For those who heard about the case of Ray Cole—a British tourist arrested last year in Marrakech, Morocco, on suspicion of committing “homosexual acts” and sentenced to four months’ hard time in a Moroccan jail prior to his early release—it is perhaps difficult to imagine that Morocco was something of a gay paradise for white men of standing in the aftermath of World War II.
Gore Vidal describes the queer scene in his memoir, Palimpsest:. “A pack of queens were on the move that summer in Europe,” he wrote:
Some lived by their wits, others on remittances from home. In 1948 they converged on Rome and Paris and Tangier. In the next decade, it would be Athens and Istanbul; later Tokyo, where life was cheap in the seventies and Americans honored. Then Tokyo extruded them and the survivors fled the setting sun for San Francisco.
Tangier—on the northernmost coastal point in Morocco, across the Strait of Gibraltar—was for strategic reasons an international zone, separate from the French-controlled Moroccan protectorate, between 1923 and 1956. This period in its history allowed it to become culturally distinct, and after the war in particular, a focal city for a number of queer American literary types. These poets and novelists sought a different way of life that could not be found in the United States at that time, one of eternal sunshine, mildly exotic cultural interaction, cheap living, and even cheaper boys.
Vidal characterizes himself as the “fugitive” of a group that included Paul Bowles, Tennessee Williams, and Truman Capote, to be joined later by the likes of Allen Ginsberg and William S. Burroughs (who wrote the drug-infused novel Naked Lunch there). Yves Saint Laurent had a home in Tangier for many years (as well as a villa in Marrakech). The darker side of this period in Tangier’s history is apparent in the diaries of the English playwright Joe Orton, which make clear he was none too fussed about the age of the boys he was picking up there.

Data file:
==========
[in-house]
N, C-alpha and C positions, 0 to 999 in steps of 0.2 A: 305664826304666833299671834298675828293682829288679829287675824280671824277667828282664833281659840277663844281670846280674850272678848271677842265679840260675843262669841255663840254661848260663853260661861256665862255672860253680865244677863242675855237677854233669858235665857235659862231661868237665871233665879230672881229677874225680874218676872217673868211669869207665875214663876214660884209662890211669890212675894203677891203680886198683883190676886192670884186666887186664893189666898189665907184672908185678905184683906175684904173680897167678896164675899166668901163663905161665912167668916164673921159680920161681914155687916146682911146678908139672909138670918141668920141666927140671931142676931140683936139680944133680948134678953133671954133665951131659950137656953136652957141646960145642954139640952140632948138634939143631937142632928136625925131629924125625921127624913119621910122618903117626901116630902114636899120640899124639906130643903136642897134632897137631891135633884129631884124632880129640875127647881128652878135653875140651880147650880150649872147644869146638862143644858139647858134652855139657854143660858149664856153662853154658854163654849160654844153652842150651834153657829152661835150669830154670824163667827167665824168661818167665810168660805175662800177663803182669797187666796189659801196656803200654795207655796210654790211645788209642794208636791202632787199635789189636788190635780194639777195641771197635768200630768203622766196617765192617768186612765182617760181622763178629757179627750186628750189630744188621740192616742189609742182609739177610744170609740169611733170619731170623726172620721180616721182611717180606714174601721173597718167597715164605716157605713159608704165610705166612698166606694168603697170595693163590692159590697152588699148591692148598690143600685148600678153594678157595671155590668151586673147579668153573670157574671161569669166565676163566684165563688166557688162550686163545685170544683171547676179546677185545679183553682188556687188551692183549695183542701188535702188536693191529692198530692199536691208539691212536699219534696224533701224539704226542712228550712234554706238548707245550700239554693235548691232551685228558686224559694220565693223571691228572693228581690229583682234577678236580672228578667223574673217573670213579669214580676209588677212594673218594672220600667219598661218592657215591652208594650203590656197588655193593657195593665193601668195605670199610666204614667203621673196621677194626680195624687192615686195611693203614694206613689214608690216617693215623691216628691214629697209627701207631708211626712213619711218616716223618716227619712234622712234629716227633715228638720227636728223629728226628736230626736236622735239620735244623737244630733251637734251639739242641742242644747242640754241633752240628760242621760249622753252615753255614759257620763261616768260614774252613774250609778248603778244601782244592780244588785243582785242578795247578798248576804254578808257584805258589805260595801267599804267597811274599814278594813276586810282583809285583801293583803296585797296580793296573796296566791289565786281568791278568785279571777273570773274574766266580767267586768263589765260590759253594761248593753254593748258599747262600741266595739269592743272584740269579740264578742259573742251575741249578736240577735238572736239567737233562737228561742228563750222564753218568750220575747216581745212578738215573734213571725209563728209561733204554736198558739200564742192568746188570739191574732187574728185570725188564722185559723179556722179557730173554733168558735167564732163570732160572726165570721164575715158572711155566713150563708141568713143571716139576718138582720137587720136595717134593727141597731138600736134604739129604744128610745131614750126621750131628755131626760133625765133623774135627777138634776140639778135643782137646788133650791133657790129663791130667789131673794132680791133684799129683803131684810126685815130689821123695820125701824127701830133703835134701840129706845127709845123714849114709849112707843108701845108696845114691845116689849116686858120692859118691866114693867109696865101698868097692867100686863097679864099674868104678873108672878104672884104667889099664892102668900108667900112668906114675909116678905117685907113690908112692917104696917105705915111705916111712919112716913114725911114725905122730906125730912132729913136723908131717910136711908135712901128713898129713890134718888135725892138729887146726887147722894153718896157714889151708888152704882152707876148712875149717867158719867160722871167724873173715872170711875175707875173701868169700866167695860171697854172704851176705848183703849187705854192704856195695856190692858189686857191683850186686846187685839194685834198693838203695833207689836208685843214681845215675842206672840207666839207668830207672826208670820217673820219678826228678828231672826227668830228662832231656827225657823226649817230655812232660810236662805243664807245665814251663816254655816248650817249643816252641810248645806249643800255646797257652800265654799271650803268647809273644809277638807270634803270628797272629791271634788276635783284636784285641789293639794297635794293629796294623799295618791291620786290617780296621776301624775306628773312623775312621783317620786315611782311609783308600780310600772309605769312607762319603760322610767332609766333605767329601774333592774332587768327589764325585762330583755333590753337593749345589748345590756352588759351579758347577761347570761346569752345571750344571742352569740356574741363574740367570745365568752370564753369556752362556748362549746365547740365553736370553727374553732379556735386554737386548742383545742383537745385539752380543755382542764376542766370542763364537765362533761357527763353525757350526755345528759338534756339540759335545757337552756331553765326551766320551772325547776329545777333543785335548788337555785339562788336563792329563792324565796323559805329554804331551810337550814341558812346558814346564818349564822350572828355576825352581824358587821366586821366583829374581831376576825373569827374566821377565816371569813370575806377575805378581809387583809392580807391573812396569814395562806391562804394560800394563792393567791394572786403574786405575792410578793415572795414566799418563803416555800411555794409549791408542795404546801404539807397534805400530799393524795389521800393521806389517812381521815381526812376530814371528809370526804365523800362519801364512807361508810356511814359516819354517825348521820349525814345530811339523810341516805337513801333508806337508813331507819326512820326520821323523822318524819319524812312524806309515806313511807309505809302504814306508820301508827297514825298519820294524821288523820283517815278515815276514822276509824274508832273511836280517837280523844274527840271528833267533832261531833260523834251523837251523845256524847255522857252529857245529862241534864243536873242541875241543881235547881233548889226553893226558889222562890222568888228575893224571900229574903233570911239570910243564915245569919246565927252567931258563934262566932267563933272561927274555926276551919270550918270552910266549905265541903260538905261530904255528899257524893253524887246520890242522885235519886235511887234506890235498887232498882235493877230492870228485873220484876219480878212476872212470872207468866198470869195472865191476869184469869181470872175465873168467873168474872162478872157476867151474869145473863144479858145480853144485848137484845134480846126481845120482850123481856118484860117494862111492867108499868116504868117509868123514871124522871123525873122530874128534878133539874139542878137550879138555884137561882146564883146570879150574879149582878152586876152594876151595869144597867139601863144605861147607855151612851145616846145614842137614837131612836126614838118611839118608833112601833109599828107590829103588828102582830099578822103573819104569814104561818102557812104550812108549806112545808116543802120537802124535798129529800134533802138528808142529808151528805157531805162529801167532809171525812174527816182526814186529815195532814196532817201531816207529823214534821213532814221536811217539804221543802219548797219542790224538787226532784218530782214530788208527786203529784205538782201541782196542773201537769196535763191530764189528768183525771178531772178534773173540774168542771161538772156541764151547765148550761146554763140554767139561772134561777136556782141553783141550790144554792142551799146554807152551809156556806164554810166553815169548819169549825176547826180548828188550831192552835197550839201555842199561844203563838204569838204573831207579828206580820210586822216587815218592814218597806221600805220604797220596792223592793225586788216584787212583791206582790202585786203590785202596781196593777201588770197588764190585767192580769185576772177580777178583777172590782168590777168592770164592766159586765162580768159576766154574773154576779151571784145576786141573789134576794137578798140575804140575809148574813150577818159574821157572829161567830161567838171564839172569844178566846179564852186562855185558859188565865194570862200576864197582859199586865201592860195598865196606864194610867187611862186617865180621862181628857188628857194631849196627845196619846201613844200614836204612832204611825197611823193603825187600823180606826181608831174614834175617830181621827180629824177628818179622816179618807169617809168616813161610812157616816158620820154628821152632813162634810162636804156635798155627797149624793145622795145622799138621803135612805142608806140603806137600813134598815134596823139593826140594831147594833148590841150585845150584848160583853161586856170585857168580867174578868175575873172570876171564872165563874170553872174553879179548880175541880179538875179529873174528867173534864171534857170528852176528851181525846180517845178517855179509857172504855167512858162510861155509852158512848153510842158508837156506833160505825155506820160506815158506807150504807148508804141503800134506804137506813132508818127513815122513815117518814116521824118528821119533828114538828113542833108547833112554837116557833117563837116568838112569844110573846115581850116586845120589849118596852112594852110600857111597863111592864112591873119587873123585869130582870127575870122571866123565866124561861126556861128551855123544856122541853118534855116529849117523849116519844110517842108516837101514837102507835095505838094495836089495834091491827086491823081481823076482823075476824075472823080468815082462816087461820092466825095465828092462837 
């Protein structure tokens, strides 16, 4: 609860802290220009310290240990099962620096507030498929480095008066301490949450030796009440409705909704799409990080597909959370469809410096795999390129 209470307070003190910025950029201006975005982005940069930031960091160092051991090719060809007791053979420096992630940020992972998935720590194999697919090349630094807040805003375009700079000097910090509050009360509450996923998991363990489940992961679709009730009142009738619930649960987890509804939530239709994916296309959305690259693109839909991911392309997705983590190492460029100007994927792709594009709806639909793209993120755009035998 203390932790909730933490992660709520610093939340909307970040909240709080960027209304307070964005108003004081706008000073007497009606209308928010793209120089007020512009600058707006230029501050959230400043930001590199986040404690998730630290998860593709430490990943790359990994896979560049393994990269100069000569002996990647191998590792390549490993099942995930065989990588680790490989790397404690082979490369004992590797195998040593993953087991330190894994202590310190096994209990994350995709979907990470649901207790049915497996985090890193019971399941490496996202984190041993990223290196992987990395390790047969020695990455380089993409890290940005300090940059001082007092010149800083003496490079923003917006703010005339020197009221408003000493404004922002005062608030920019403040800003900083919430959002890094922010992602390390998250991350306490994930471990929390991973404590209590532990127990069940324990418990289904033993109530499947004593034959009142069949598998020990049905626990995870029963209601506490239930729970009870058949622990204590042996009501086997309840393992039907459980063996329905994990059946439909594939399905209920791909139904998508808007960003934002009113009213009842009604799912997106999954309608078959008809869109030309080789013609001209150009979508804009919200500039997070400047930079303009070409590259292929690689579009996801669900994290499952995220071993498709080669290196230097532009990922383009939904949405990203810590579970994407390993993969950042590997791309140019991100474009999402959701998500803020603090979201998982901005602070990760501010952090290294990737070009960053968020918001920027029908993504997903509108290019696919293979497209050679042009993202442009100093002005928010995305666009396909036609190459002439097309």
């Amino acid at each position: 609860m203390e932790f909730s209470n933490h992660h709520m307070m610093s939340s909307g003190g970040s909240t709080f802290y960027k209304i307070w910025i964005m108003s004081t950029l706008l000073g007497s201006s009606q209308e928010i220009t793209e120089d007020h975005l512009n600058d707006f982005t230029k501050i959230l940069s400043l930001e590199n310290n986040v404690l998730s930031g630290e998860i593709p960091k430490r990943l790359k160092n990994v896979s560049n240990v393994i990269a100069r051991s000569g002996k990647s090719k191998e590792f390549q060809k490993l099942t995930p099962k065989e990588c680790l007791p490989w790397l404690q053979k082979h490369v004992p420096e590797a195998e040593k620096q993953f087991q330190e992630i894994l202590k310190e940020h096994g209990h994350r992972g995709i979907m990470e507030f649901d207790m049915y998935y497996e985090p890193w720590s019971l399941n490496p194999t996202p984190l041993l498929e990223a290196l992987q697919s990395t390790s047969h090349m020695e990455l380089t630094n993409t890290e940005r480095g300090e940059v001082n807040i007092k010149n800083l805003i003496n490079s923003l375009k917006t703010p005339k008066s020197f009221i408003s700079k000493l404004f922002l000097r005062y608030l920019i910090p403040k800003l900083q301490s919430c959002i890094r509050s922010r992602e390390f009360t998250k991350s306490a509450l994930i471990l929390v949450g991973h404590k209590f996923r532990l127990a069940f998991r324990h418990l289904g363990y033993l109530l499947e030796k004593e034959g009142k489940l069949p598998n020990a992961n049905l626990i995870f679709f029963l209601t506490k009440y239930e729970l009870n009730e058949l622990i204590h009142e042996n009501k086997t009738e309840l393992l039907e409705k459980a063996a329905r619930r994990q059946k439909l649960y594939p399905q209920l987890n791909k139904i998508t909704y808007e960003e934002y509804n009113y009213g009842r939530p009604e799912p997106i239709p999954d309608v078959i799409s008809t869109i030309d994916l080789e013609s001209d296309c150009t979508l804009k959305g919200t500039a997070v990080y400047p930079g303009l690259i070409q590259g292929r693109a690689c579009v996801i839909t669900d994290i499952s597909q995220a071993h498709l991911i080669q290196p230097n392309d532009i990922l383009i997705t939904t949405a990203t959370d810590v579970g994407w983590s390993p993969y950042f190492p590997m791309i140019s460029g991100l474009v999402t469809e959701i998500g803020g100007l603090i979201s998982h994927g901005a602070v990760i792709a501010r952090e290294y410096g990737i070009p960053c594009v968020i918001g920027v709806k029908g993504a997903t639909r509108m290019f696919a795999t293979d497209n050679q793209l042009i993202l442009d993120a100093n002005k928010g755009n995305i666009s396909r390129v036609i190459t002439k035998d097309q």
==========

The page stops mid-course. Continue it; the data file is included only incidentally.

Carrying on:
Queer Tangier died a long time ago. After the city was reunited with Morocco, and the protectorate gained independence in 1956, the expatriate community dwindled away. In the 1960s, during what became known as “the Great Scandal,” foreigners in Tangier were arrested for sexual and drug-related crimes, and many of the city’s seedy brothels were shut down for good. Something of the gay scene moved to Marrakech, but suffice it to say, it is far removed from Tangier’s heyday and very much confined to the margins.
Gay life takes place in the depths of certain hammams (Turkish baths) and the back rows of cinemas, if people happen to know the right spots; needless to say, cruising plays an important role. The most prominent stage after dusk is Jamaa el Fna, the main square and marketplace and gateway to the souk in the heart of the old city. The gardens adjacent to the Koutabia mosque and Avenue Mohammed V between the new and old cities are other reported hot spots. There are no gay bars, but a mix of gay and straight patrons can be found in clubs that cater primarily to Westerners.
Seen in this light, the case of Ray Cole can be said to be another part of the story of the withering away of gay life in Morocco, or at the very least, the end of turning of a blind eye to it. But what is more significant about Cole’s case is that it demonstrates the true reality for gay men in Morocco, namely, that while the laws on homosexuality are enforced inconsistently, there is evidently a double standard employed in their application.
The literature available to potential gay travelers to Morocco—of which there is a great deal since, in spite of laws and social norms there, Morocco remains a prime destination for package holiday-goers from Britain, France, and Germany—is very clear in setting out what is and isn’t acceptable. Gay couples should refrain from public displays of affection and would be advised to seek out hotels and riads (a traditional house with an interior courtyard) known to be gay-friendly. But provided they stick to these guidelines, the police won’t pay them any mind or pick them up on the street.
The situation is altogether different, as Cole managed to discover (or perhaps uncover), if Moroccan nationals are involved. We would never have heard of Cole’s young lover, whose whereabouts were unknown for several days after Cole flew home, had he not been holding hands with an Englishman. The arrest of Moroccans for “homosexual acts” occurs every day and goes unreported. The scenes of Cole’s family greeting him at Britain’s Gatwick Airport contrast starkly with how gay men are treated in Moroccan society: looked down upon, rejected by their families, dismissed with the Maghrebi Arabic slur zamel.
“More than [Cole’s] own case, what happened to him shows how vulnerable gay Moroccans are,”Abdellah Taïa, a Moroccan writer and filmmaker who now lives in exile, wrote in The Guardian, “They are at the mercy of anyone. Your life can be turned upside down at any moment.” To the question of what it is like to be gay in Morocco, then, the answer very much means one thing to a Western visitor and quite another to Moroccan nationals, who are considered by their society and their state to be of lesser value.
Correction, July 23, 2015: Due to an editing error, the photo caption originally misidentified Jamaa el Fna as being in Tangier.